Truth bombs exploded Wednesday on the set of CNN’s “New Day,” as former Capitol Hill police officer and new CNN Law Enforcement Analyst Michael Fanone broke from the network’s typical narrative and exposed the real reasons behind the recent surge in crime across America.
Fanone’s comments came in response to a report from correspondent Brynn Gingras stating that homicides in the U.S. increased 29% in 2020, and an additional 7% in 2021. Gingras noted three high-profile murders that have recently gripped the nation: the stabbing of a UCLA student in Los Angeles, a bus stop attack on a nurse in Los Angeles, and the pushing of a woman in front of a subway train in New York.
None of the brutal attacks involved guns, meaning they were not fodder for CNN’s usual assaults on the Second Amendment, leaving the network wide open for a different point of view.
“Clearly there has been a significant increase in crime,” Fanone stated. “I mean, as a police officer, I witnessed it, not just in this past year [or] the year before, but in the last four or five years leading up to 2022. We’ve seen, like, a staggering increase in both property and violent crimes.”
(Video: CNN via MRC-TV)
Fanone pointed to many sources for the rampant rise.
“You know, when I look at the causes of that, I guess the police officer inside of me immediately would point to a decrease in proactive policing,” he said. “You know, whether that’s because police officers are prevented from doing so by new legislation, departmental policies, a lack of confidence and training in their leadership, fear of assassination or indifference to the job, which resulted from years of intense scrutiny and angry rhetoric directed at them by members of the media, the public, and politicians.”
Fanone also levied a charge against prosecutors who have publicly decriminalized criminal activities.
“I’d also point to state and district prosecutors who’ve decided to publicly decriminalize crimes that they deemed as minor infractions,” Fanone stated. “That’s created an environment… where individuals that are committing these crimes feel emboldened. And I think, in doing so, you marginalize the victims and place police officers whose job it is to keep communities safe and who must answer to those community members in an incredibly difficult position.”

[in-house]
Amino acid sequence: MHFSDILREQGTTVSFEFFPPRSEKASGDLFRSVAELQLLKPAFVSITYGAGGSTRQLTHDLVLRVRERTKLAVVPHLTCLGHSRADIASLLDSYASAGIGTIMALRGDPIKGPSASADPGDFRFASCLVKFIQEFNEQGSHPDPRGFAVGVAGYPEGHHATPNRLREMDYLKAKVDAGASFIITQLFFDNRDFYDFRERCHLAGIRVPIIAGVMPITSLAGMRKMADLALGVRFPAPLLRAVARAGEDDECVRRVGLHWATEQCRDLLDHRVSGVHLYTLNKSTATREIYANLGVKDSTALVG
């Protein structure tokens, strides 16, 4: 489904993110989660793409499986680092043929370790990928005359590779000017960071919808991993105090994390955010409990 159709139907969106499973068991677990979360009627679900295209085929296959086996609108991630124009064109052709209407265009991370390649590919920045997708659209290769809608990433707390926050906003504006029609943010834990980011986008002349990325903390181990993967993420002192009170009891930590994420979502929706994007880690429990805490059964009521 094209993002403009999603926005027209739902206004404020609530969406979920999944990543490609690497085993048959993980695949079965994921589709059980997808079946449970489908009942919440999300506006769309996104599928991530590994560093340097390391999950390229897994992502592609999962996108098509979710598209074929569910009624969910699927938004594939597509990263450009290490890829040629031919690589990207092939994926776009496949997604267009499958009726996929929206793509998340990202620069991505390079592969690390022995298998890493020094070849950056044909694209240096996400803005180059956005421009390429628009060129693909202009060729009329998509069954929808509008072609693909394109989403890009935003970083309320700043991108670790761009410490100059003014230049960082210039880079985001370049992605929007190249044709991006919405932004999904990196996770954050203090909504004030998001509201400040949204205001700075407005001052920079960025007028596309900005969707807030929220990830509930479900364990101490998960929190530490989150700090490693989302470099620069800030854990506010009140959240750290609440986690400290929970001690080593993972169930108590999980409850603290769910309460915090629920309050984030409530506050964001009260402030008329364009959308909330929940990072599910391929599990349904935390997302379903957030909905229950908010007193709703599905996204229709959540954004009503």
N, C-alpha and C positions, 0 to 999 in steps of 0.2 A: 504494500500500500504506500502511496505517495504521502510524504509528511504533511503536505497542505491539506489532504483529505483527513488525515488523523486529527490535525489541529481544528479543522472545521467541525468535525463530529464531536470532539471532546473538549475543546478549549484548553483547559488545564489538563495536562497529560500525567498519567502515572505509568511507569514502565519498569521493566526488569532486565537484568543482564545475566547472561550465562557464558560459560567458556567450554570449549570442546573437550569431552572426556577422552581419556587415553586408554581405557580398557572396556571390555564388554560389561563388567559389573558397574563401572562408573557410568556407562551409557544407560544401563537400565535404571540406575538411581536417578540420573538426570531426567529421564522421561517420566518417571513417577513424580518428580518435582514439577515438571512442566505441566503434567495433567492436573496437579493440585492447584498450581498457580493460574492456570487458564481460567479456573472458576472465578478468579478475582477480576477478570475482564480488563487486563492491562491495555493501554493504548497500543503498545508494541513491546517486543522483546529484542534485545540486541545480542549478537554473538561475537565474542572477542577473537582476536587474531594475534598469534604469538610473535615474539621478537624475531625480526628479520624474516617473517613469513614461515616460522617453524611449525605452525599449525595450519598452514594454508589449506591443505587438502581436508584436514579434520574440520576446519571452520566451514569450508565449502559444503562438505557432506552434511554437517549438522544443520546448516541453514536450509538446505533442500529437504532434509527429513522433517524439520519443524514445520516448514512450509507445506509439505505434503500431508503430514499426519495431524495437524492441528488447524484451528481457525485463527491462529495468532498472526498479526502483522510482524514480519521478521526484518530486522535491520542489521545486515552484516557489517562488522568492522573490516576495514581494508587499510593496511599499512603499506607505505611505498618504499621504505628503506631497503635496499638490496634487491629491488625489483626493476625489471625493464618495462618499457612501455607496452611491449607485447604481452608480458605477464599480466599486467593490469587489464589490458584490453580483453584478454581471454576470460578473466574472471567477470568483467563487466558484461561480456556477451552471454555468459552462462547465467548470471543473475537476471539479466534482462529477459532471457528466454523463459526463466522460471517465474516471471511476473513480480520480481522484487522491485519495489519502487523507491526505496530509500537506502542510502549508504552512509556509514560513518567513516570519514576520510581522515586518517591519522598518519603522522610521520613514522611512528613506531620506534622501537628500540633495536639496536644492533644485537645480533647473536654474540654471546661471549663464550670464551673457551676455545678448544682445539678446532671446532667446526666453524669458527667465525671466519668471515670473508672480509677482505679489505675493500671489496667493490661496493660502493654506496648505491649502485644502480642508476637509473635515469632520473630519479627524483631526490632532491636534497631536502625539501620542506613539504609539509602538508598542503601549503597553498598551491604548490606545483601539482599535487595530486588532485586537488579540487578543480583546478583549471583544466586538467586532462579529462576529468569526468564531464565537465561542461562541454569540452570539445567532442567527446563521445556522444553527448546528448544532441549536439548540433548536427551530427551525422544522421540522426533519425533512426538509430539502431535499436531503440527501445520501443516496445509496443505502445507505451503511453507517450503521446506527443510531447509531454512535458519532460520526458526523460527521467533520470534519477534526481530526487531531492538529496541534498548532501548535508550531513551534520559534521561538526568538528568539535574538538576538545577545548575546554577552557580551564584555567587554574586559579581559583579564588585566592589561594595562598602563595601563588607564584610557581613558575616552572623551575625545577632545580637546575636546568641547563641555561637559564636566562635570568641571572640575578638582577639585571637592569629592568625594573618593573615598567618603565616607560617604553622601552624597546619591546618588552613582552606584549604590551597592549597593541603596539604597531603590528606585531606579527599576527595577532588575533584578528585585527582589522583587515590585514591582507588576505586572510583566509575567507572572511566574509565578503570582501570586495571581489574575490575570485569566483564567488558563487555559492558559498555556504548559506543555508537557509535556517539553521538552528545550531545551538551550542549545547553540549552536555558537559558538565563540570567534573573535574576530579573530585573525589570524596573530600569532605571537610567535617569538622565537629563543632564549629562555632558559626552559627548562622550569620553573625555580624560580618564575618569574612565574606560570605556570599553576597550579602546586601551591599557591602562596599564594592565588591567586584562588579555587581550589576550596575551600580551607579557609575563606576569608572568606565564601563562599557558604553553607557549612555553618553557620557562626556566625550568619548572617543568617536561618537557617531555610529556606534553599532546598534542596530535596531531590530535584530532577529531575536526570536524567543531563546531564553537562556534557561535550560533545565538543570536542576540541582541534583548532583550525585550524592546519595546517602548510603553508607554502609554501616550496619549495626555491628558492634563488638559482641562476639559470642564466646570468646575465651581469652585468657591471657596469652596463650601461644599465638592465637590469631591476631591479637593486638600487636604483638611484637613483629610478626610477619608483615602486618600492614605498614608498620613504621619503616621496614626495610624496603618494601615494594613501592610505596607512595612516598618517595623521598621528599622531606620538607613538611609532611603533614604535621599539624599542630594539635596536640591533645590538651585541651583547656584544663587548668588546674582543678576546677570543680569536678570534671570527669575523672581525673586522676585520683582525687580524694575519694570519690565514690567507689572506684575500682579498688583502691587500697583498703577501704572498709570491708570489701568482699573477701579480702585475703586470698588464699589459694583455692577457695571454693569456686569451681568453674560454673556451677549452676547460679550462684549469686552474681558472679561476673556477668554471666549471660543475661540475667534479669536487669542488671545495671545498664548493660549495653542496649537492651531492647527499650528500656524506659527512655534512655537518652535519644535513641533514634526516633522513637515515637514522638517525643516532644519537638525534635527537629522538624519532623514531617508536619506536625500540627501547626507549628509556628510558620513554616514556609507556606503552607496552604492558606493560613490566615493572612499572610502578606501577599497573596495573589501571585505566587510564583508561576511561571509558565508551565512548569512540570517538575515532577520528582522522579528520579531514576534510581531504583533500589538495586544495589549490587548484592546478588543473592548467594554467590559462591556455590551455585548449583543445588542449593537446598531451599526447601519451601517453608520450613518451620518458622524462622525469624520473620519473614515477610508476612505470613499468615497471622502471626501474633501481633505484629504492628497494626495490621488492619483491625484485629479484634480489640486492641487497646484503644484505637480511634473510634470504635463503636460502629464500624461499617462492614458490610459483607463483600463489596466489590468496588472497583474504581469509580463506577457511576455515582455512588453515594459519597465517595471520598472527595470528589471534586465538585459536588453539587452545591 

“I understand district and state prosecutors and their ideas surrounding not prosecuting minor crimes, decriminalizing certain offenses, but telegraphing that to criminals is not a good idea,” he continued. “You’re emboldening them. And you’re marginalizing the victims of those crimes. You know, when I was a police officer, last thing I ever wanted to do was arrest somebody for, you know, petty theft from a bodega. But think about the owner of that bodega and if, you know, people are allowed to continue to steal, that’s going to hurt him or her significantly. So there, you know, I think that these prosecutors need to weigh cases on an individual basis, not make blanket statements allowing for people to commit crimes and not be held to account.”
While he feels accountability is necessary to the success of the U.S. criminal justice system, ultimately Fanone blamed a lack of meaningful discourse for the surge in crime.
“I really attribute the rise in crime in the U.S. to our inability to engage in an honest discussion about policing and criminal justice reform,” he said. “In the last five or so years, I’ve seen serious failures on the part of the media, elected leaders, and judges, state and federal prosecutors, police departments, police officers, community activists, and community members. I never experienced a level of distrust, misrepresentation, and violent rhetoric exchanged by and between members of those groups.”
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